The bleak truth about a nuclear winter in Norfolk during the Cold War
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Norfolk author Jim Wilson – who appears in a Channel Five programme Portillo's Hidden History of Britain – has written a series of books on the Cold War and speculates on what could have happened to the region if the Cold War had turned 'hot'.
For a former Secretary of State for Defence to compare planning to survive a nuclear apocalypse as being 'in the realms of fantasy' and 'farcical' does little to bolster the confidence of those of us who lived through the menacing days of the 1962 Cuban Crisis.
But that was Michael Portillo's verdict on his visit to East Anglia's last hope of succour and survival – the Cambridge-based regional seat of government (RSG) which he explores for his Channel Five programme 'Portillo's Hidden History of Britain' on Friday at 9pm.
The role of the RSG, under a commissioner of Cabinet rank invested with draconian powers over life and death, was to direct the 'rehabilitation' or 'survival phase' of the post attack nuclear winter: in short to try to ensure at least some resemblance of the 'nation state' remaining regardless of how many of its citizens might be killed.
Portillo was Defence Minister between 1995 and 1997. He was nine when Khrushchev embarked on his tit-for-tat plan to deploy nuclear missiles in Cuba, 90 miles off America's east coast. I was 27 with a wife and a three year old son to worry about.
Our nearest neighbours were V-bomber aircrew from RAF Honington. In the grim vernacular of the time they were part of the 'deterrent' against nuclear war. Remember the acronym MAD (mutually assured destruction)? I had just witnessed, in my role of EDP reporter based at Thetford, the building of nuclear missile bases at Feltwell, North Pickenham and elsewhere across East Anglia to house American Thor rockets. Bases the UK Chiefs of Staff had told Ministers were vulnerable, represented an insurance policy for the US, but for us constituted a heightened danger.
We were the Soviet Union's prime target. Nowhere else were so many first-strike targets per acre. East Anglia housed not just Thor missiles, but a large proportion of the UK's nuclear armed V-bombers, and of course American nuclear armed aircraft at high alert on East Anglian USAF bases.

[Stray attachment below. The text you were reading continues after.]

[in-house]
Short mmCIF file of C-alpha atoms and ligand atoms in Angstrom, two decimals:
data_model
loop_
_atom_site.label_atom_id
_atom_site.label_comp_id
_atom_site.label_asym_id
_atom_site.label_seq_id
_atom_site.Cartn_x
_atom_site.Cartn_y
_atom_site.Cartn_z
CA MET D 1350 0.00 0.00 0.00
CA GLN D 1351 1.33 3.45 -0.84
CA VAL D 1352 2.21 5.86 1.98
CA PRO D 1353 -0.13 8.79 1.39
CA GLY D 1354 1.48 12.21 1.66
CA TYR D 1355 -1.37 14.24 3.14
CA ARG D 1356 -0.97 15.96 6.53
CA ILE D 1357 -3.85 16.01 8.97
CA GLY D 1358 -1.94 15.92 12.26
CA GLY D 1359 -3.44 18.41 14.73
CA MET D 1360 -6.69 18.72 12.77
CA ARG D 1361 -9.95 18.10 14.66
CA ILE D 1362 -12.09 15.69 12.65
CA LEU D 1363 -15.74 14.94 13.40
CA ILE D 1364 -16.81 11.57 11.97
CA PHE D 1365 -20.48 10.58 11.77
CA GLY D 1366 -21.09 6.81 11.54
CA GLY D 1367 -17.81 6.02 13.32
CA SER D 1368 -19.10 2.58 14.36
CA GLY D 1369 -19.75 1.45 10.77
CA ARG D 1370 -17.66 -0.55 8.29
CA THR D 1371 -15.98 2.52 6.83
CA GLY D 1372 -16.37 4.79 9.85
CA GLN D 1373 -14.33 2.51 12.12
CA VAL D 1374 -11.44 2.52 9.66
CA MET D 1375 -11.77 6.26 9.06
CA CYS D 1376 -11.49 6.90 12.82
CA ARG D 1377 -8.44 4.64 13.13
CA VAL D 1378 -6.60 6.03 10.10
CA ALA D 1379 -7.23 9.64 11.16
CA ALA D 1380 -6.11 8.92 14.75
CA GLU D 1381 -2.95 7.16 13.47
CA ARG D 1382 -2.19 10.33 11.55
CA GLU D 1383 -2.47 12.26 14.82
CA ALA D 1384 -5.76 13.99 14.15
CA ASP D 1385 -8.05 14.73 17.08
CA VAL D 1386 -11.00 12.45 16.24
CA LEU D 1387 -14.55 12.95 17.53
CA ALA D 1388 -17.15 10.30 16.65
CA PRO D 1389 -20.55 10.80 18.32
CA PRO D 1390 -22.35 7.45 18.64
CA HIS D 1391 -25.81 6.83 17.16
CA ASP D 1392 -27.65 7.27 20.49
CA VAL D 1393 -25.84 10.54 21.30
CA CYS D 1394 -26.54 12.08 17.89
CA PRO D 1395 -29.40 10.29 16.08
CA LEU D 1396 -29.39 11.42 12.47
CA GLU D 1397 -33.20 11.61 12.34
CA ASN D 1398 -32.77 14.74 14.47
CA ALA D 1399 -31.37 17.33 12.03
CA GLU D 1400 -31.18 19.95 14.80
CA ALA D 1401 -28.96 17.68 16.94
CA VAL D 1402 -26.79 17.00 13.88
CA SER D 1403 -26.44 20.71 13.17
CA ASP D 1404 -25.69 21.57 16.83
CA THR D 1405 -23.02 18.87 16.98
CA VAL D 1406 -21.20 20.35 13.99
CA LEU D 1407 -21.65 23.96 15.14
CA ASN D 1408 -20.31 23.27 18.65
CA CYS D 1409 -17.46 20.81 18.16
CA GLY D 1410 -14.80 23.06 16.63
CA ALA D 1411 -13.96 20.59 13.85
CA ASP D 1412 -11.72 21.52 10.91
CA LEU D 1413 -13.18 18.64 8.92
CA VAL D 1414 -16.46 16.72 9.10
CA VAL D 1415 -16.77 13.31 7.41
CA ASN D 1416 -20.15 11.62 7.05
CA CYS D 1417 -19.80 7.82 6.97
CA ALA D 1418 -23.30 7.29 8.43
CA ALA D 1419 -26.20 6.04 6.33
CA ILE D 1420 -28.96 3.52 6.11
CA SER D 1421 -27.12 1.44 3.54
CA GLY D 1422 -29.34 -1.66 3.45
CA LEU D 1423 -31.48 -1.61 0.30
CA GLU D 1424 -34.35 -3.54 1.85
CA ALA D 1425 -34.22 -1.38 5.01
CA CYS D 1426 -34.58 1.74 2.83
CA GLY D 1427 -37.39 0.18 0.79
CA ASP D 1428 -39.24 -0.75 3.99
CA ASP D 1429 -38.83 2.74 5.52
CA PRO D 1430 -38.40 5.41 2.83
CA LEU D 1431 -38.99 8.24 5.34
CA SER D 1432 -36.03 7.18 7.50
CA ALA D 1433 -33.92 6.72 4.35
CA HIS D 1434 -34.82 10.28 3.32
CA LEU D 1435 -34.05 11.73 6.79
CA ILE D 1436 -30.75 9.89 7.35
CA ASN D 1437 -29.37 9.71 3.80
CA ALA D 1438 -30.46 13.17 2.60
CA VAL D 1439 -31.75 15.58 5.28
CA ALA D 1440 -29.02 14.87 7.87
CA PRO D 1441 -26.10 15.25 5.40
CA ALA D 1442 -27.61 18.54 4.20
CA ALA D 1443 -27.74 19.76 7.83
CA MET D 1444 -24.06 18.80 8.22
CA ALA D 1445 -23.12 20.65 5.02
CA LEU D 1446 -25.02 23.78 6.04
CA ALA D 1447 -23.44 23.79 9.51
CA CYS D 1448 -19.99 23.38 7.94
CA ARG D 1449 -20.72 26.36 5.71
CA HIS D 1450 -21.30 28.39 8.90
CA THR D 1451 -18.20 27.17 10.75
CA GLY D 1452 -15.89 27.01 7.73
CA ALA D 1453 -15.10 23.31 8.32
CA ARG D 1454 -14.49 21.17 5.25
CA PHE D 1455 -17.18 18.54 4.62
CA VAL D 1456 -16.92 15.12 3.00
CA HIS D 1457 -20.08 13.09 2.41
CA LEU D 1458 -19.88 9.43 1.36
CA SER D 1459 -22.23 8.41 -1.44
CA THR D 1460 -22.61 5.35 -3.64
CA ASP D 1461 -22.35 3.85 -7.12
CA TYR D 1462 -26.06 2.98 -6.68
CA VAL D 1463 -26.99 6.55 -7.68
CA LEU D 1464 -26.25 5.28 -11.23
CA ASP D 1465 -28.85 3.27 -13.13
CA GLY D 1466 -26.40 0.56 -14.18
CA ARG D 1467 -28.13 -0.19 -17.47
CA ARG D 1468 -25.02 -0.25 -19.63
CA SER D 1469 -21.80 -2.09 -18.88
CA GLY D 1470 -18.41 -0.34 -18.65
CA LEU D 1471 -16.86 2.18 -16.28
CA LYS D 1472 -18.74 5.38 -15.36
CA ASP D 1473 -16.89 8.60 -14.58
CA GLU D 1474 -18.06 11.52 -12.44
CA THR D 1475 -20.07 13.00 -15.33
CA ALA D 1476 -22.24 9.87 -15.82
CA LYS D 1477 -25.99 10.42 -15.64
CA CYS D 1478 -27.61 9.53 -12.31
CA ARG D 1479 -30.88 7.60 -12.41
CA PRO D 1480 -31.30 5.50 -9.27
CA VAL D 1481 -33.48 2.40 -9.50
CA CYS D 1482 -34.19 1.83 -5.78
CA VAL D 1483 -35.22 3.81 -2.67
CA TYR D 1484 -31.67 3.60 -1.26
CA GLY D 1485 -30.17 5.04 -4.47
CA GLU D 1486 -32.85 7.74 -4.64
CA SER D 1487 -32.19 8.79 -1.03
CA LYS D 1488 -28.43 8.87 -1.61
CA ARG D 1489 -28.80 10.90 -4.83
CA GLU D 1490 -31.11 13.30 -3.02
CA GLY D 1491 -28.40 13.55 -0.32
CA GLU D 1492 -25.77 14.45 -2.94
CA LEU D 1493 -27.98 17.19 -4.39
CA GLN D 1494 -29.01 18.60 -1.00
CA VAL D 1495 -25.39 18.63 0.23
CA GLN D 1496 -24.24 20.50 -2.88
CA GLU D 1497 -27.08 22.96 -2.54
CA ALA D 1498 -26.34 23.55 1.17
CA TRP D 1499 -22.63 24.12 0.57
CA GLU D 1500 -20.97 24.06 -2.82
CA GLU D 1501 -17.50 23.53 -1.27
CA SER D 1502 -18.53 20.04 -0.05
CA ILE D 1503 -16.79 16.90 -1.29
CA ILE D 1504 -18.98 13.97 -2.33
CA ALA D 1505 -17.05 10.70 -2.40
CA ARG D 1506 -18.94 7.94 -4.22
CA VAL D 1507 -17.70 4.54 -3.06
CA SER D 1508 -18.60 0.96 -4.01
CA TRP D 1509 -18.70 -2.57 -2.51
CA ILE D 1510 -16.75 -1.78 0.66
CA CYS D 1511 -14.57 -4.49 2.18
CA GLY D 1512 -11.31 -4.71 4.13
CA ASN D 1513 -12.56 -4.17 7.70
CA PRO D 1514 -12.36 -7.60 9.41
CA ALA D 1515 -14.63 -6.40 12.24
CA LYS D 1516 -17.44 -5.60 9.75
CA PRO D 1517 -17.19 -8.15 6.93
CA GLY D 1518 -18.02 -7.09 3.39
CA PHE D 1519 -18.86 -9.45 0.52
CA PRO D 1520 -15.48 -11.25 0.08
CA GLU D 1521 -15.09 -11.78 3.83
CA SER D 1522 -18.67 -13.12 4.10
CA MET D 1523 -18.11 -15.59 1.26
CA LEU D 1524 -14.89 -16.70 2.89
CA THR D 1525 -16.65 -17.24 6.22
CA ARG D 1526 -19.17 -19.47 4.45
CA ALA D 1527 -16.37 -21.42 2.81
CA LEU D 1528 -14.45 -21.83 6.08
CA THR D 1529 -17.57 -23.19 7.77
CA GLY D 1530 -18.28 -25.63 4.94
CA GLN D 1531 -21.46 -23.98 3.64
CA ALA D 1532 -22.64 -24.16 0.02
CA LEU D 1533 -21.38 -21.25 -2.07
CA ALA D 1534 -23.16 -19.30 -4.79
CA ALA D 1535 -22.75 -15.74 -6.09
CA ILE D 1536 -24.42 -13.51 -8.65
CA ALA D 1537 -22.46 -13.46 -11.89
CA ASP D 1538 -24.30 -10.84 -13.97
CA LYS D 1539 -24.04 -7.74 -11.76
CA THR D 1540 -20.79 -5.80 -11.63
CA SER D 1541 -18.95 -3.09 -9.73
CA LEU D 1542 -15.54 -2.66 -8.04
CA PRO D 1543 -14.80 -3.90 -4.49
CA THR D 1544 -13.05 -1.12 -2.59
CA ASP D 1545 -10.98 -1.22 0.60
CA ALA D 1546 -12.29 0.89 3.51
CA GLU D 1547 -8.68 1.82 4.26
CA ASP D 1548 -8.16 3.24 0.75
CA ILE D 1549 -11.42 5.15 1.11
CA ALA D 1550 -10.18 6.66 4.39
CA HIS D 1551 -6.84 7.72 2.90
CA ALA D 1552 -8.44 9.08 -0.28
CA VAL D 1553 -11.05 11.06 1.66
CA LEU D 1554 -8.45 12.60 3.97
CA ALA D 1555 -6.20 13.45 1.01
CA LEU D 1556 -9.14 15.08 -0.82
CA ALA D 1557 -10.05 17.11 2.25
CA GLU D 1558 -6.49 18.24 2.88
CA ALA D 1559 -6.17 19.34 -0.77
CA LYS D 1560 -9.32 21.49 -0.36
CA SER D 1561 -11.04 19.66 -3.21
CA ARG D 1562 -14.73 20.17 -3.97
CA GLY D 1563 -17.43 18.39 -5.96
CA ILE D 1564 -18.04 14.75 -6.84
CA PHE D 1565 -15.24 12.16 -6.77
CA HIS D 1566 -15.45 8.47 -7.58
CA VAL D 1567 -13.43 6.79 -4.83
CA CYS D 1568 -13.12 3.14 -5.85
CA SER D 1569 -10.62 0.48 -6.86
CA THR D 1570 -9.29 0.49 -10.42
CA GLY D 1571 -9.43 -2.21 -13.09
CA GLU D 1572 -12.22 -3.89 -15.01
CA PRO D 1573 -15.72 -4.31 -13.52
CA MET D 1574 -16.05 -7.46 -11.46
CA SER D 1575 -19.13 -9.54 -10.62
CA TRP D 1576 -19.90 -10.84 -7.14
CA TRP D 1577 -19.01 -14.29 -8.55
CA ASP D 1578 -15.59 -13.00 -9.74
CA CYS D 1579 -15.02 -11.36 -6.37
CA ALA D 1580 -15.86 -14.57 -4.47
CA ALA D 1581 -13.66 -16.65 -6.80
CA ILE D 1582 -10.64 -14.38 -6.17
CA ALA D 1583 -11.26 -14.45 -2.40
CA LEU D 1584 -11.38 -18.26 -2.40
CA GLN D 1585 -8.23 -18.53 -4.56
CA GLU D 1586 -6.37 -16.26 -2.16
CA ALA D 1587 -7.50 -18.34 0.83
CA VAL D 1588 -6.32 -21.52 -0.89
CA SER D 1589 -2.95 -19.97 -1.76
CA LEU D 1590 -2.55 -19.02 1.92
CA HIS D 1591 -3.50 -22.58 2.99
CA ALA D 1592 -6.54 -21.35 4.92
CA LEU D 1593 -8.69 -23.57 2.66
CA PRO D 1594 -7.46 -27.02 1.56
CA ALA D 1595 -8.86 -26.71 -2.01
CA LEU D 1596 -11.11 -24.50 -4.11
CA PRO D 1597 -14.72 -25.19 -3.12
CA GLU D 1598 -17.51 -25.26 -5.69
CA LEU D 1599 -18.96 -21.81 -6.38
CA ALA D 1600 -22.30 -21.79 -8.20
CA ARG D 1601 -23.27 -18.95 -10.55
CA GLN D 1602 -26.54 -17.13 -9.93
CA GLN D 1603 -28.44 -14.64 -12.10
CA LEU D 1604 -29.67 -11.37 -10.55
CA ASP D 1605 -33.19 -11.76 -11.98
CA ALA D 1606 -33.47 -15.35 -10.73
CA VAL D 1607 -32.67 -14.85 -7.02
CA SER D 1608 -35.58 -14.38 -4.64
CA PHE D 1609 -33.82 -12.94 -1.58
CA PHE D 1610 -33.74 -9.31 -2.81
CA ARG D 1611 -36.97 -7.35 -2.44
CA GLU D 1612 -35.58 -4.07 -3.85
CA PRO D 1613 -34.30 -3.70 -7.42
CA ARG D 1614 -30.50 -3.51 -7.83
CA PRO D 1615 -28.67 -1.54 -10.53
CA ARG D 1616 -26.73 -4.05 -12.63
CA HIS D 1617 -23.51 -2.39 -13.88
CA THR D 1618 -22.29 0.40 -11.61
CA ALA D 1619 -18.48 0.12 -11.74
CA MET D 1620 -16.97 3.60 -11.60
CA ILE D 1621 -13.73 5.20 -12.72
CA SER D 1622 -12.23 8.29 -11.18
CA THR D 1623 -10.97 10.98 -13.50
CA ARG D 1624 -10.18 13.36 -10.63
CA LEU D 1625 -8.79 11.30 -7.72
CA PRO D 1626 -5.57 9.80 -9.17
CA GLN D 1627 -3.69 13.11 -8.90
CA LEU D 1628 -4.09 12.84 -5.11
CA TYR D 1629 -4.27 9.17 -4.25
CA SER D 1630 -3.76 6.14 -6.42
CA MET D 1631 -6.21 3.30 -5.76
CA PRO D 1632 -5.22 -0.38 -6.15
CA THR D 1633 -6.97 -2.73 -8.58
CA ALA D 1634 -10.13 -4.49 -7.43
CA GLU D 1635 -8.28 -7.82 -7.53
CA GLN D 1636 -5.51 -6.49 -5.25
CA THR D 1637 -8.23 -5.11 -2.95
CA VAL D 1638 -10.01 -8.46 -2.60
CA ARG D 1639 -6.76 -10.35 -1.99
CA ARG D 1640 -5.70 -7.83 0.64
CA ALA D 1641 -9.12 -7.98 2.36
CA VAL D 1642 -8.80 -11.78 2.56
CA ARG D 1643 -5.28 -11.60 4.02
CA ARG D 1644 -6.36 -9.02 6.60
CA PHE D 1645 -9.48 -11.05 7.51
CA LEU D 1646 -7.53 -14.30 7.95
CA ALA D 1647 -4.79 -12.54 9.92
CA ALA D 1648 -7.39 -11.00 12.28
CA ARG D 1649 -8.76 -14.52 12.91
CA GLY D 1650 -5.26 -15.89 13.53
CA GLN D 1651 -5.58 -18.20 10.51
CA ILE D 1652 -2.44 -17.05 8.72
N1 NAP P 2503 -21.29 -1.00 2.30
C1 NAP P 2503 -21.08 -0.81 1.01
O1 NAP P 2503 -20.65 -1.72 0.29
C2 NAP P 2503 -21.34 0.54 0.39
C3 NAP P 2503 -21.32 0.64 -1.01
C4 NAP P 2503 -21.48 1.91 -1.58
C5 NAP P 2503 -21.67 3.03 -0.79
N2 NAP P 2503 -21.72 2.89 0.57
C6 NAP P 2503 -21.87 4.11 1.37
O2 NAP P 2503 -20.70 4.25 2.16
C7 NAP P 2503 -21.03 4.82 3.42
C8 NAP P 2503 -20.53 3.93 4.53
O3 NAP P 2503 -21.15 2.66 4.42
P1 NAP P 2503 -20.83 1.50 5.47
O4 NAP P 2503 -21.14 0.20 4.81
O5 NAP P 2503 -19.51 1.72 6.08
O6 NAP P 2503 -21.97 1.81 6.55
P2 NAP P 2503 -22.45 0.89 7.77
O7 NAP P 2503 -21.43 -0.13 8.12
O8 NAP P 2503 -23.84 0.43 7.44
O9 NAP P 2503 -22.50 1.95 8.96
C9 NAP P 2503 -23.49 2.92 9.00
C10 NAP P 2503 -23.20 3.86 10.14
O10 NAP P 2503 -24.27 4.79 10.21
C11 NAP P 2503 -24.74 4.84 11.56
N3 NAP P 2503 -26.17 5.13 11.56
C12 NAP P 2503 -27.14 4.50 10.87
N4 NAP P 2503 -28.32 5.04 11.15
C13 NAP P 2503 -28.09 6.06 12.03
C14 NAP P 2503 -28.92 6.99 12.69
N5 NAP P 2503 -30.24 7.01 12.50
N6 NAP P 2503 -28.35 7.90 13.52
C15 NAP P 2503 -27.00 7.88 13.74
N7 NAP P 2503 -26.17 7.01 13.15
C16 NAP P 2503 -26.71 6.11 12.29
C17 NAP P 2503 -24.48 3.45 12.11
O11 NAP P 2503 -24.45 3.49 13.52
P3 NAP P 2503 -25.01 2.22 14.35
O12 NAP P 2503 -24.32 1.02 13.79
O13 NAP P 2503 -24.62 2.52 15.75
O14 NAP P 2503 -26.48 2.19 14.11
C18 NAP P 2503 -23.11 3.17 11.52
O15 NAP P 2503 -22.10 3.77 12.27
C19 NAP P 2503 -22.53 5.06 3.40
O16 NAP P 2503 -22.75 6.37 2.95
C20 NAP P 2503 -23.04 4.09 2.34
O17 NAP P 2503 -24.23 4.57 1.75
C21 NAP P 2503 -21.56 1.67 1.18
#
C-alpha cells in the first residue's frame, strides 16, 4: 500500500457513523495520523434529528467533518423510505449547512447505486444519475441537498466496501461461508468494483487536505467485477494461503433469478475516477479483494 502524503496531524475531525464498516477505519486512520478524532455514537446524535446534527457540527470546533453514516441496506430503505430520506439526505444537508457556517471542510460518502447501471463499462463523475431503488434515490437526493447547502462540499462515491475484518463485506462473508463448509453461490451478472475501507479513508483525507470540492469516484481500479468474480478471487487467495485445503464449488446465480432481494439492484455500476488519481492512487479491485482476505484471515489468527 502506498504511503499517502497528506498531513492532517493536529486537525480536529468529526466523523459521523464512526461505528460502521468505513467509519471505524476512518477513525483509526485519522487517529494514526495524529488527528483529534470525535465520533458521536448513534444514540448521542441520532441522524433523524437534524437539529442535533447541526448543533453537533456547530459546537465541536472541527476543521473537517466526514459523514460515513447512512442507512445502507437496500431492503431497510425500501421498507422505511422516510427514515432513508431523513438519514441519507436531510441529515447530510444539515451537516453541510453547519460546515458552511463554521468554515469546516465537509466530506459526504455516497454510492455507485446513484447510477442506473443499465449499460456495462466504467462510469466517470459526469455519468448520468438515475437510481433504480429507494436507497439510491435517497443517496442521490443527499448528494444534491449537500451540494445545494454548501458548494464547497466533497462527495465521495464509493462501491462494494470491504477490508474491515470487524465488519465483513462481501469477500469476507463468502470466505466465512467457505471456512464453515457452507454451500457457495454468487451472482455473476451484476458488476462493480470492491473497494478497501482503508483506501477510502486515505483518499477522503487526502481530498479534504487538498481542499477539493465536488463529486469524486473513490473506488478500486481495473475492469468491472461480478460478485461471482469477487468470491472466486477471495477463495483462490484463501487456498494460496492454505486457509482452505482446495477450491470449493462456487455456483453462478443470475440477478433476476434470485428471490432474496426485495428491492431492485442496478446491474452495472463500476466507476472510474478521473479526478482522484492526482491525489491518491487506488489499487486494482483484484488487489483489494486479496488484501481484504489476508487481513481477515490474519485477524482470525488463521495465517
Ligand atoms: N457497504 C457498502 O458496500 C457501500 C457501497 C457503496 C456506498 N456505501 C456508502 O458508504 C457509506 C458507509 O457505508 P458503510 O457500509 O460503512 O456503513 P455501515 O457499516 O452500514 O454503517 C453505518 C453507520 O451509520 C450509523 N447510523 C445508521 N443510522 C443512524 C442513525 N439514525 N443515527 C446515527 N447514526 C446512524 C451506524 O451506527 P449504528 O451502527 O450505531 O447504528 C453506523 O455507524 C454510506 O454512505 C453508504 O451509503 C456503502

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Those Norfolk and Suffolk based Thor missiles – the 'other' missiles of Khrushchev's Cuban adventure - formed part of the reason why the Soviet leader decided to take the risk of secretly deploying nuclear forces on Cuba. It was a time when neither America nor the Soviet Union had developed inter-continental range rockets which could strike their targets from home soil.
On both sides of the Cold War fence intermediate range missiles at readiness in friendly countries were the solution. Khrushchev had a perfectly legal international treaty between two sovereign states, the Soviet Union and Cuba, just as America had valid treaties to base missiles here in East Anglia, in Italy and in Turkey.
What was OK for the Pentagon should be OK for the Kremlin, Khrushchev reasoned - his only mistake was to deploy his missiles in secret and then to lie about them in the forum of the United Nations.
Friday's programme, in which I play a small part, looked back to the NATO exercise 'Fallex' in September 1962 which aimed to war-game command and control across NATO. It rehearsed the role of Britain's 12 RSGs and the UK's likely fate, based on realistic assessments of where and in what strength the Soviet attack would fall. This was just weeks before the Cuban Crisis broke.
The subsequent report on how or if the nation state would have survived, remained 'top secret' until 2005. Had we known then what it revealed about the fate of East Anglia, those who lived here through the rest of the Cold War years might not have slept quite so soundly.